The shortest pessimistic poem in the world goes like this: “Hope? Nope.” – unknown author.
We can see in the photograph the hand of the unborn child reaching out of the womb and holding on to the surgeon’s hand. He or she is not giving up or letting go; he or she already has hope in his/her small, beating heart in the world of not only today but also tomorrow.
It is hope and faith that keep the black dogs of despair, self-pity, depression at bay. When they threaten us, we as people, couples, families, communities, cities, nations, and world citizens, can sicken, resort to senseless violence, forsake our fellows, and even self-destruct.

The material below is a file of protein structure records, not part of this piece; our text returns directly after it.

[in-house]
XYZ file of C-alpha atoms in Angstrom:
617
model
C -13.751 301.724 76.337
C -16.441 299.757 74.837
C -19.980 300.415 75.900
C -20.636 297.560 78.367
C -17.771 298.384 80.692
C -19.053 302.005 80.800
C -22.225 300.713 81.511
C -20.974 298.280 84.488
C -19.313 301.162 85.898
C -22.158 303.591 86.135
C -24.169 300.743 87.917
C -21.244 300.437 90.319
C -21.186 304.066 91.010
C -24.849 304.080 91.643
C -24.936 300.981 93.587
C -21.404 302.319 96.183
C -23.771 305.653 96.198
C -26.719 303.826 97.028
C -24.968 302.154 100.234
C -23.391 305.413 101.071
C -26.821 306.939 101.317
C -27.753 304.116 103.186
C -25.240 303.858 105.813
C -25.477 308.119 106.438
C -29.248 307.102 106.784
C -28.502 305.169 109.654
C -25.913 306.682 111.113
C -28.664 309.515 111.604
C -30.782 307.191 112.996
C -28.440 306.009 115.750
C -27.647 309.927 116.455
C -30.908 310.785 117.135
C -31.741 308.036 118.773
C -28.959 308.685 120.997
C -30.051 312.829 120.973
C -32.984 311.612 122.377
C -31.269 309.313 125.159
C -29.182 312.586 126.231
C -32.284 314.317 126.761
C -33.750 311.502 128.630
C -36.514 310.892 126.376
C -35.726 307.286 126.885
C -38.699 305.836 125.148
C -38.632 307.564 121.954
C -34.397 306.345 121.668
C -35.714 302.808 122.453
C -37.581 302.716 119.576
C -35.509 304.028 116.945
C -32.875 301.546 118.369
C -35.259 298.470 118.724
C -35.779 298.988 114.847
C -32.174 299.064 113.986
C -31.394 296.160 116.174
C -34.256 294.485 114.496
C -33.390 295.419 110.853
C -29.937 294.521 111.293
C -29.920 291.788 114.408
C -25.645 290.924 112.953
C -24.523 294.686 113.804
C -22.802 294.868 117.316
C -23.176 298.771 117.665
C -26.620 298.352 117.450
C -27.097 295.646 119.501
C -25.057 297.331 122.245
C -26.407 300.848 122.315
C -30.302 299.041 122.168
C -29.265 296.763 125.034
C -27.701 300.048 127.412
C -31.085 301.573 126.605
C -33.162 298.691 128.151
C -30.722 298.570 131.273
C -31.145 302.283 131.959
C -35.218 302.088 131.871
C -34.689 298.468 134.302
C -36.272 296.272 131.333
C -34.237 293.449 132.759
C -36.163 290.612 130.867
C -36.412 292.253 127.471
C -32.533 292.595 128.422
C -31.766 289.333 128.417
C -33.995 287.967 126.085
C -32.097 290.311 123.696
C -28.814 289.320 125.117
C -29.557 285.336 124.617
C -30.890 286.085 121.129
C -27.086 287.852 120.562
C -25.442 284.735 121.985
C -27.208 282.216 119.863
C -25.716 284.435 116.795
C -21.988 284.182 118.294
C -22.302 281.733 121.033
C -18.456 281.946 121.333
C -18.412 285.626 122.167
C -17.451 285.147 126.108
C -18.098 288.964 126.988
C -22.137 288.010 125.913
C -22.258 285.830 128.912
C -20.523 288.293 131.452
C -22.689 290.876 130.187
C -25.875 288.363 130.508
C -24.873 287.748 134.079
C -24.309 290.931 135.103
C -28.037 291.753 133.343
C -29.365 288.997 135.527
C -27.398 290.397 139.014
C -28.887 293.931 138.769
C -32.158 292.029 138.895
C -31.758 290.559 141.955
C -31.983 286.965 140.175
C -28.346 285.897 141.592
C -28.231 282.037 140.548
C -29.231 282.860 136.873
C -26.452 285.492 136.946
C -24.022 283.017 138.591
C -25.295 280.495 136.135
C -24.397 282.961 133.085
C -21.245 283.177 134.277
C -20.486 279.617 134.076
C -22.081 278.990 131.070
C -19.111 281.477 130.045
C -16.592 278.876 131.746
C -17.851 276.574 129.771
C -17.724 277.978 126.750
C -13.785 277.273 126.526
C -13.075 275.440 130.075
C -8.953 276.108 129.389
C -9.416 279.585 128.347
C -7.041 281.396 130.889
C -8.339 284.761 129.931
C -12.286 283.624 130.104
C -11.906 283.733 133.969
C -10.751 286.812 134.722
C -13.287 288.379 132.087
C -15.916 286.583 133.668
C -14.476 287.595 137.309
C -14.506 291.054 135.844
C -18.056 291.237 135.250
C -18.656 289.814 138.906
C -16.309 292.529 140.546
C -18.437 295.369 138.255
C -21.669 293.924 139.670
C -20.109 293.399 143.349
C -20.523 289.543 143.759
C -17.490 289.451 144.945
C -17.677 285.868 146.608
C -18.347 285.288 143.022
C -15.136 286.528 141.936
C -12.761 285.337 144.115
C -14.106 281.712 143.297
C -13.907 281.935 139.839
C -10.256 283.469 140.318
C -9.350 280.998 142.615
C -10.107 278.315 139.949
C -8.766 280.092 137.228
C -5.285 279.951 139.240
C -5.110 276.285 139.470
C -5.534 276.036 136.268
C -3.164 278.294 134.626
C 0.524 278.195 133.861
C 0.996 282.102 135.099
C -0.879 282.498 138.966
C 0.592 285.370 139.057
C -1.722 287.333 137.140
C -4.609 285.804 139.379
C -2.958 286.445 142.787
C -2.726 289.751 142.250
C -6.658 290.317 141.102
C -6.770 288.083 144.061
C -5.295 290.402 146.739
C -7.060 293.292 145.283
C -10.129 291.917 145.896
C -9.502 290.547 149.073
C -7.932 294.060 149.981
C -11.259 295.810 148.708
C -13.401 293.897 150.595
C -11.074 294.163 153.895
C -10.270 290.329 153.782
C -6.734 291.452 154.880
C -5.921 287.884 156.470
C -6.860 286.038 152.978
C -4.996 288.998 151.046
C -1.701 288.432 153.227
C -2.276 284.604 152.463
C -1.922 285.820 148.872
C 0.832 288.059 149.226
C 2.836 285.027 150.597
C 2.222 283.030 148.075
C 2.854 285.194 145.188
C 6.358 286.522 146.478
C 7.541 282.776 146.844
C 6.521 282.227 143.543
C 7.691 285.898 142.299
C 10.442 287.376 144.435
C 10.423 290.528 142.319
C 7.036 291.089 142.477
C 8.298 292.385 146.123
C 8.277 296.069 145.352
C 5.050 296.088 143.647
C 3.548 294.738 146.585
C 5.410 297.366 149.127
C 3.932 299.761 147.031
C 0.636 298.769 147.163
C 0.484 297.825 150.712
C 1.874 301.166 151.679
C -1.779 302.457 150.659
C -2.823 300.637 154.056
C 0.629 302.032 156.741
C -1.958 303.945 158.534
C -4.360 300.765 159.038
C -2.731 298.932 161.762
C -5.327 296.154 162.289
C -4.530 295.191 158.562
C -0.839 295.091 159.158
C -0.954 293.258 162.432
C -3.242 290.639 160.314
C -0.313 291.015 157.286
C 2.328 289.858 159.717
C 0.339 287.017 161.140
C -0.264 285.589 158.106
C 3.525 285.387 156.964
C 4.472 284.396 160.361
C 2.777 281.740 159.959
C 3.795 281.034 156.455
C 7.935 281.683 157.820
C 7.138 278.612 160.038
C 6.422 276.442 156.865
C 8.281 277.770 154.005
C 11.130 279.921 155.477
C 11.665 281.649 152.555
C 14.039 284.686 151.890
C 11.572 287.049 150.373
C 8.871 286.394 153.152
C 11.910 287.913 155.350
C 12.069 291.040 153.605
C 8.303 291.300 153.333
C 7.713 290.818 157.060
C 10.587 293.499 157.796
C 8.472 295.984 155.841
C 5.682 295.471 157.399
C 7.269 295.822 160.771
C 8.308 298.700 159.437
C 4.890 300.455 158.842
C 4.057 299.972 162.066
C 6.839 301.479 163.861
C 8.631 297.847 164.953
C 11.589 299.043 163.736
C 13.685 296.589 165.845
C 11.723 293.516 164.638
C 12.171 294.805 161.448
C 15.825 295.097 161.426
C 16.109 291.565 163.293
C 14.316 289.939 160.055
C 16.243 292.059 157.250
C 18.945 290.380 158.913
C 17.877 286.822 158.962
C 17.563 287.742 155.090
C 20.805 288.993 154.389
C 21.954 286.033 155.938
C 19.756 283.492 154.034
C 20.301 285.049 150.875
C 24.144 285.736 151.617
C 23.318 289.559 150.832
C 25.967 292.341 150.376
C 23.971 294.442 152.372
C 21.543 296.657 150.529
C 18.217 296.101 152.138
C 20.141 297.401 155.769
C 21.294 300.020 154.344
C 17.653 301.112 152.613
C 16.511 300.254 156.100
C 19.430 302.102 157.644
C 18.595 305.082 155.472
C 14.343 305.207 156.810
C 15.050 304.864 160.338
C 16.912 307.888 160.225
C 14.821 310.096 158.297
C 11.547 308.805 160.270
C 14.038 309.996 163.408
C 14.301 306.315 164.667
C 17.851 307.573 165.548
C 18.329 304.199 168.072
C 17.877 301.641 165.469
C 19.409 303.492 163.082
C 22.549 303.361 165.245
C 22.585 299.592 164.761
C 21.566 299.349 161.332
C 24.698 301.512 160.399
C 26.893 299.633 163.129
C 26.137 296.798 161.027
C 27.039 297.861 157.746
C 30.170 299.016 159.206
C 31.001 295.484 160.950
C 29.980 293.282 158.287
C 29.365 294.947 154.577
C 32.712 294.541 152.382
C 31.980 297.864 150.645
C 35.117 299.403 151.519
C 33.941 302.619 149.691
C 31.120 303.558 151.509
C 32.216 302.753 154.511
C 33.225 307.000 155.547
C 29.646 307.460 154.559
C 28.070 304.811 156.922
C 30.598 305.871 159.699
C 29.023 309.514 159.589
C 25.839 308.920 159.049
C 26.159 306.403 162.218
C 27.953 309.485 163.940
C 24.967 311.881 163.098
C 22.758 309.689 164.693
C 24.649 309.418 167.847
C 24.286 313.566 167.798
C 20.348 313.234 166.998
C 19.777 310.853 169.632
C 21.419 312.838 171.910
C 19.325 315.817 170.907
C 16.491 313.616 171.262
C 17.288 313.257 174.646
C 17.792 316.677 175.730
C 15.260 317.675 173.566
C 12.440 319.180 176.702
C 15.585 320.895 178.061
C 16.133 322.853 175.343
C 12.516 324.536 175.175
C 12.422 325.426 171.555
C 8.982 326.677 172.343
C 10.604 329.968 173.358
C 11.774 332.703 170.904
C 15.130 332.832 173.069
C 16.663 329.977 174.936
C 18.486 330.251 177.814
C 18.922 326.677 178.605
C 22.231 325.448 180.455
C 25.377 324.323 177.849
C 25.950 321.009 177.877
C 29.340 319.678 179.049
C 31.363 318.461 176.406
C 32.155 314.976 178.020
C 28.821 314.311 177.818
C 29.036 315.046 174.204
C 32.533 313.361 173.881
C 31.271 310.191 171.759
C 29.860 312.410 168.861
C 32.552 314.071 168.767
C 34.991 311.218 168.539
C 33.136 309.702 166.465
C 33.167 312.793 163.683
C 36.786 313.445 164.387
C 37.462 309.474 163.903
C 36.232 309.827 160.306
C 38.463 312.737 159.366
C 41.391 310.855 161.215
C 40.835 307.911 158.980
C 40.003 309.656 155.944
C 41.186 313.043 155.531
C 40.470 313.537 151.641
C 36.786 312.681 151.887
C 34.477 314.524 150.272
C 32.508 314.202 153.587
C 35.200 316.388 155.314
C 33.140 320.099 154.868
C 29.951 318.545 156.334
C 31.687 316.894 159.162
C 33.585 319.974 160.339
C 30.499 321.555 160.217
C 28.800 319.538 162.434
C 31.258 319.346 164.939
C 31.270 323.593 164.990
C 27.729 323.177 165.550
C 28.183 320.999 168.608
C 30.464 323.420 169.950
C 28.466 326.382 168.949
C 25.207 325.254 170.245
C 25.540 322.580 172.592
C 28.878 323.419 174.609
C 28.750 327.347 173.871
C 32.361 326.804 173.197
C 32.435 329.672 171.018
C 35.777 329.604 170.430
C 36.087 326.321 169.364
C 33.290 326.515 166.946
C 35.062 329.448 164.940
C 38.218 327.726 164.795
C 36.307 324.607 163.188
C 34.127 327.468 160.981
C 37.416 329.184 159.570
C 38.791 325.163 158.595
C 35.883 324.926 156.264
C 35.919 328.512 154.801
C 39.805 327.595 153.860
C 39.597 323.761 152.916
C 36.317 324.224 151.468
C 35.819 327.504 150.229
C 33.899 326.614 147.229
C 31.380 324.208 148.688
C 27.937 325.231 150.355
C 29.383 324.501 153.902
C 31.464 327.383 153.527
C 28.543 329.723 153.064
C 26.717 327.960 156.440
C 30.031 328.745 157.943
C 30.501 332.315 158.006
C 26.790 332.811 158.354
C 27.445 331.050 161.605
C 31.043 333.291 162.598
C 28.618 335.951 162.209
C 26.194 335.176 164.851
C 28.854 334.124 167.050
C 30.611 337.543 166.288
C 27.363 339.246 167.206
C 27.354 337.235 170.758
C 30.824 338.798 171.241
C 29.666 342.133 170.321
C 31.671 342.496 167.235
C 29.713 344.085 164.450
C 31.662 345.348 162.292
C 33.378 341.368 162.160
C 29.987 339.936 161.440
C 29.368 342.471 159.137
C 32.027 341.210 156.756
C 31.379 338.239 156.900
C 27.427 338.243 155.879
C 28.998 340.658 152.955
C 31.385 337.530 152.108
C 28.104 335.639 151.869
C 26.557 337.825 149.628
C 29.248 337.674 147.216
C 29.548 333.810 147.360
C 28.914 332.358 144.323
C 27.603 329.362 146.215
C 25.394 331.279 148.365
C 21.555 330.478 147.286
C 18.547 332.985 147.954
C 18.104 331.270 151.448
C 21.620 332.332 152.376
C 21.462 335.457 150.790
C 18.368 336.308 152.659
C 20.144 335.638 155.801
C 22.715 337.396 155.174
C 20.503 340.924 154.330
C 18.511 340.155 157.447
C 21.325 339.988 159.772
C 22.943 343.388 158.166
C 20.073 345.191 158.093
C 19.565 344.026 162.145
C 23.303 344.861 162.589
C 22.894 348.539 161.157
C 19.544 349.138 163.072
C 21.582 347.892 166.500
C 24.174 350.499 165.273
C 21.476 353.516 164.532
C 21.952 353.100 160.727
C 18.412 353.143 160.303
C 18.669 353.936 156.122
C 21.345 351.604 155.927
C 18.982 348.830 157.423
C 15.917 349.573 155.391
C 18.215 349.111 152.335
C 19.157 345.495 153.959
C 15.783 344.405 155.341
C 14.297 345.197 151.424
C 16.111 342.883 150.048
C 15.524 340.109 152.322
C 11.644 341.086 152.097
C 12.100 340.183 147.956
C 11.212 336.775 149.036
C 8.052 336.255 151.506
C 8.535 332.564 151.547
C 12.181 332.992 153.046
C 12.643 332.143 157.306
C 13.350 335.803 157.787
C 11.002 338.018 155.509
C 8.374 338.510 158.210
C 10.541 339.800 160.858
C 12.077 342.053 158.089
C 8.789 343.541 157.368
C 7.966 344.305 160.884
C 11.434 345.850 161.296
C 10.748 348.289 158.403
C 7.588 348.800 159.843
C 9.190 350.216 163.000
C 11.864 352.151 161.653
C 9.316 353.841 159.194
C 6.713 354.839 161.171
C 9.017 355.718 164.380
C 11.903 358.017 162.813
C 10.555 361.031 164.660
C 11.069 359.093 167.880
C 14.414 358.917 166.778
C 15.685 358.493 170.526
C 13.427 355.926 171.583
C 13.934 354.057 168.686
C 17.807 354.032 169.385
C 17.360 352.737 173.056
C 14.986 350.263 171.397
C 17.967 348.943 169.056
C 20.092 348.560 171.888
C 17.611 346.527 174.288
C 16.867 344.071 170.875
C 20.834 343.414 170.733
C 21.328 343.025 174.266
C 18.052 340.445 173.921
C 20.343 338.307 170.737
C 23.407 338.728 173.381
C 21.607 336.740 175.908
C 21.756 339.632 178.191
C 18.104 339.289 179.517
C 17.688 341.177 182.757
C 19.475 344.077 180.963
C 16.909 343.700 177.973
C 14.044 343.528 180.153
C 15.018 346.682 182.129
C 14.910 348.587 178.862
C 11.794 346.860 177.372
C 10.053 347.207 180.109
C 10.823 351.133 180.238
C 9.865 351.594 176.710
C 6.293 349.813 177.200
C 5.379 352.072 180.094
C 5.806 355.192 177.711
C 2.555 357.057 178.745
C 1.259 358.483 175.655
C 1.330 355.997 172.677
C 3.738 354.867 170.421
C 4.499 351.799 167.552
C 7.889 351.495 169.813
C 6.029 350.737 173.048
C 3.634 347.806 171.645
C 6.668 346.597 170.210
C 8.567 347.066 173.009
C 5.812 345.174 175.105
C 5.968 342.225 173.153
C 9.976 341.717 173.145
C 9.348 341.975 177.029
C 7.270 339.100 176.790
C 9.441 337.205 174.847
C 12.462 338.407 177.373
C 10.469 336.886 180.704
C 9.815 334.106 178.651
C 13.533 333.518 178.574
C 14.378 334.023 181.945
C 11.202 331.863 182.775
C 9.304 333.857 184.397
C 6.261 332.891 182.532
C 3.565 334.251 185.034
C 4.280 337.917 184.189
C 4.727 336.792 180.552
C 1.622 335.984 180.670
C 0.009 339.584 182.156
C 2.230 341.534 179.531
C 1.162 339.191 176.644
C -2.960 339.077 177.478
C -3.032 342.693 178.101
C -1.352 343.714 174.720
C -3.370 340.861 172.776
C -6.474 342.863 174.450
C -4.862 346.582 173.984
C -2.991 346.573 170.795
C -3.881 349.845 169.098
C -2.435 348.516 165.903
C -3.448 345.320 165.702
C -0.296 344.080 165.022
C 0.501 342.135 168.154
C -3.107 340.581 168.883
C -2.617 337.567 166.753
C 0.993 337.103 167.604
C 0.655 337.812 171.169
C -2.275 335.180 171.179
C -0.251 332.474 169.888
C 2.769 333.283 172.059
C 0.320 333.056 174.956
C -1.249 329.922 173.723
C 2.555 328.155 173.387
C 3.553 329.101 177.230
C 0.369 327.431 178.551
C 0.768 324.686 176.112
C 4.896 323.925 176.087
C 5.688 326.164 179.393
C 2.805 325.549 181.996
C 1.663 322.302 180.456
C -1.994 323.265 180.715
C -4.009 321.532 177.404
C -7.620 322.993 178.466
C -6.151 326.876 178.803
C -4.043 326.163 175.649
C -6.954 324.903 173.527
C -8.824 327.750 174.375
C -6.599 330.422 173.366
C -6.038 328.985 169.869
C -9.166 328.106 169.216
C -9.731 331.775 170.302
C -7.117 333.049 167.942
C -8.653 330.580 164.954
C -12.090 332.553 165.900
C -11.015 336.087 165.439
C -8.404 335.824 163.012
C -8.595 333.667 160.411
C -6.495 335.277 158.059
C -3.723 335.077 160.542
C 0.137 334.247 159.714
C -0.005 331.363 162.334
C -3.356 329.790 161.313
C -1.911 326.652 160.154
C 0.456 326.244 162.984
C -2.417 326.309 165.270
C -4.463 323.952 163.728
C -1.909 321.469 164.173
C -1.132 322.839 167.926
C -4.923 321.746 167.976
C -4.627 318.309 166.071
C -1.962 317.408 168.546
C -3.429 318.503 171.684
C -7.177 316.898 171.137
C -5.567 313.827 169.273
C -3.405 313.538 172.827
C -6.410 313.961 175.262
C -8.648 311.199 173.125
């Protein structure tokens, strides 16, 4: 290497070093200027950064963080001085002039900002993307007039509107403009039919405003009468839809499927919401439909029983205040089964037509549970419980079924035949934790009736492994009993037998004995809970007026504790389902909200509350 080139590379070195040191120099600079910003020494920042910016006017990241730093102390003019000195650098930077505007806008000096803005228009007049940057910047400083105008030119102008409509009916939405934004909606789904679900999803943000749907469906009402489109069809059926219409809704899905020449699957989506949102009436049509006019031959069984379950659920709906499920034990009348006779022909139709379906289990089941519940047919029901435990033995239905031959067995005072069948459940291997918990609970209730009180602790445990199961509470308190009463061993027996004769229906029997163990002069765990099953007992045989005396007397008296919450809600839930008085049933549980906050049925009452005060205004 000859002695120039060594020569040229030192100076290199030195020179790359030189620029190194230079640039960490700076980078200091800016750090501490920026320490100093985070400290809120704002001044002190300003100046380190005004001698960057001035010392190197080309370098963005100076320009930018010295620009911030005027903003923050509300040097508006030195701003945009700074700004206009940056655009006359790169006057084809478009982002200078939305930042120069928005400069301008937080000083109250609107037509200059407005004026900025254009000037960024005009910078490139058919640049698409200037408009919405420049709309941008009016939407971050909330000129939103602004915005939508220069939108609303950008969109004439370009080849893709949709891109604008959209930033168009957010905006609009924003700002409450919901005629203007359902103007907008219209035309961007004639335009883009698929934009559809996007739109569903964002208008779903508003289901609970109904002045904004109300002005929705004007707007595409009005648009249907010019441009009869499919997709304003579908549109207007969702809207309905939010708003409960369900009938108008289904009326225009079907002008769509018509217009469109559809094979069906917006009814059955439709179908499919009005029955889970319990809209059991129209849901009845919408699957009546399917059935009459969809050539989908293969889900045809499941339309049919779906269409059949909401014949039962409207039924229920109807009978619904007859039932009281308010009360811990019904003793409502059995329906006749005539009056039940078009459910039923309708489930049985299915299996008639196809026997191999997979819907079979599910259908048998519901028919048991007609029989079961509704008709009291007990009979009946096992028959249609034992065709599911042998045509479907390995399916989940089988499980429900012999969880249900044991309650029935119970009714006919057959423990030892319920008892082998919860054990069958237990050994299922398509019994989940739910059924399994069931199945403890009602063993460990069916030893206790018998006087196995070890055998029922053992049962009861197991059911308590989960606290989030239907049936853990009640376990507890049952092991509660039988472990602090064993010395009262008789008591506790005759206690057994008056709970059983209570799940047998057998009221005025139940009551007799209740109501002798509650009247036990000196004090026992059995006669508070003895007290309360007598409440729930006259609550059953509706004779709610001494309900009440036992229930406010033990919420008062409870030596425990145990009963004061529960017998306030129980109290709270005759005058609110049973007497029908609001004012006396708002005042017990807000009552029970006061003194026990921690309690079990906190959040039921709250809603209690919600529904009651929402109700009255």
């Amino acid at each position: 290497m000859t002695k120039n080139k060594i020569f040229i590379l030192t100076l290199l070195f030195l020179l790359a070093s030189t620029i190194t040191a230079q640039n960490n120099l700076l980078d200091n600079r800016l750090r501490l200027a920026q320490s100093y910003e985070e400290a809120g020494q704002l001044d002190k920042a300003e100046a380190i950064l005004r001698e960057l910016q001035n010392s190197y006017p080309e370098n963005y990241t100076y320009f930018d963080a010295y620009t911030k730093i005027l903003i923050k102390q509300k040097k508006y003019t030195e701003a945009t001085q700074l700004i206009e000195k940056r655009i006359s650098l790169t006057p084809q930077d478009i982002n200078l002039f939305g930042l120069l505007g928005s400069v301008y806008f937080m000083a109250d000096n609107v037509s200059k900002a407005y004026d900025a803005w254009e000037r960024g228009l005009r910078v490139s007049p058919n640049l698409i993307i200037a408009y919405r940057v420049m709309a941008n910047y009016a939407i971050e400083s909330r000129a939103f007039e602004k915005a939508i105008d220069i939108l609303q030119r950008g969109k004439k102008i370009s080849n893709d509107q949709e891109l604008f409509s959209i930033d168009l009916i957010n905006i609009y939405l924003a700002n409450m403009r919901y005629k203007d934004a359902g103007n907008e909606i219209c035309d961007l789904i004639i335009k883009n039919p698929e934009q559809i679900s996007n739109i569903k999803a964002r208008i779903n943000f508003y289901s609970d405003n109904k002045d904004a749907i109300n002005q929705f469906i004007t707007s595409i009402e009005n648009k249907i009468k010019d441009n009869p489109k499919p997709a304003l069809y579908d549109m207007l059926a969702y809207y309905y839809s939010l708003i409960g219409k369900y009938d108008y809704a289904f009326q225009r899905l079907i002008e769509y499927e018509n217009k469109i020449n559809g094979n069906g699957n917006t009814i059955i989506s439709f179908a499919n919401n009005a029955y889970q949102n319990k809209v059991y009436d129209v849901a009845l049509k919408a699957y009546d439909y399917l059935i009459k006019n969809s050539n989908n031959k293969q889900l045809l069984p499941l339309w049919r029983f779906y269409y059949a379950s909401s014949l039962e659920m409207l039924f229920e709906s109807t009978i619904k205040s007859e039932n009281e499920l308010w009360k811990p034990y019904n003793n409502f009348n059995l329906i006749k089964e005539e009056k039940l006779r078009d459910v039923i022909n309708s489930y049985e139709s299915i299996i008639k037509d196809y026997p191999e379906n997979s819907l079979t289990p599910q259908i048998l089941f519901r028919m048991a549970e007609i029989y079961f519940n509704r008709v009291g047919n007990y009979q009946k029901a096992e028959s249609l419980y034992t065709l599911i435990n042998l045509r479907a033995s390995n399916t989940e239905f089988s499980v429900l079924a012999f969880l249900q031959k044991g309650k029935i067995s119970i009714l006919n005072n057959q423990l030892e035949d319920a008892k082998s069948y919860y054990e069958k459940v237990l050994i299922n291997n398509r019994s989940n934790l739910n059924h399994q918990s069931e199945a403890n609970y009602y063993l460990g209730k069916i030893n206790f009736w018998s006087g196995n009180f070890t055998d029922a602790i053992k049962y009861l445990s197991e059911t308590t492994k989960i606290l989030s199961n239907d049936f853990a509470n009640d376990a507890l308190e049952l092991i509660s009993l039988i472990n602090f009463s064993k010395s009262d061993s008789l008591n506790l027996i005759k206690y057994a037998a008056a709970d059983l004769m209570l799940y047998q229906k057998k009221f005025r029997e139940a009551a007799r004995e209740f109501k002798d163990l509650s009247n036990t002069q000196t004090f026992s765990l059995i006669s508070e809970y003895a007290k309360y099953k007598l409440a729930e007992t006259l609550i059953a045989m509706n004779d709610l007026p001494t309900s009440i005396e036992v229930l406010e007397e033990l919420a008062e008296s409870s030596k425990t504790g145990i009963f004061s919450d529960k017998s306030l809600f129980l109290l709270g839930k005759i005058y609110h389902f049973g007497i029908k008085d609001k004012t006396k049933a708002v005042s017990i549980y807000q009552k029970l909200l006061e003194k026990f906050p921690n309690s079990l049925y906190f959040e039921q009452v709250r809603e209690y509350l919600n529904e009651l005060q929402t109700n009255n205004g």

So it’s good to keep hope alive in our lives and perhaps realize that our daily struggles and conflicts are best backstopped by the great human gifts of hope and faith.
My dad puts life’s struggles and conflicts into a simple adage by which he has lived: “As long as you leave the place better than you found it.” And I agree. Perhaps we get closest to our purpose as mortals when we see that our living and dying, underpinned by hope, will not turn to gloom because we keep our aim on that rule and heroic struggle to brighten–and not darken–our world.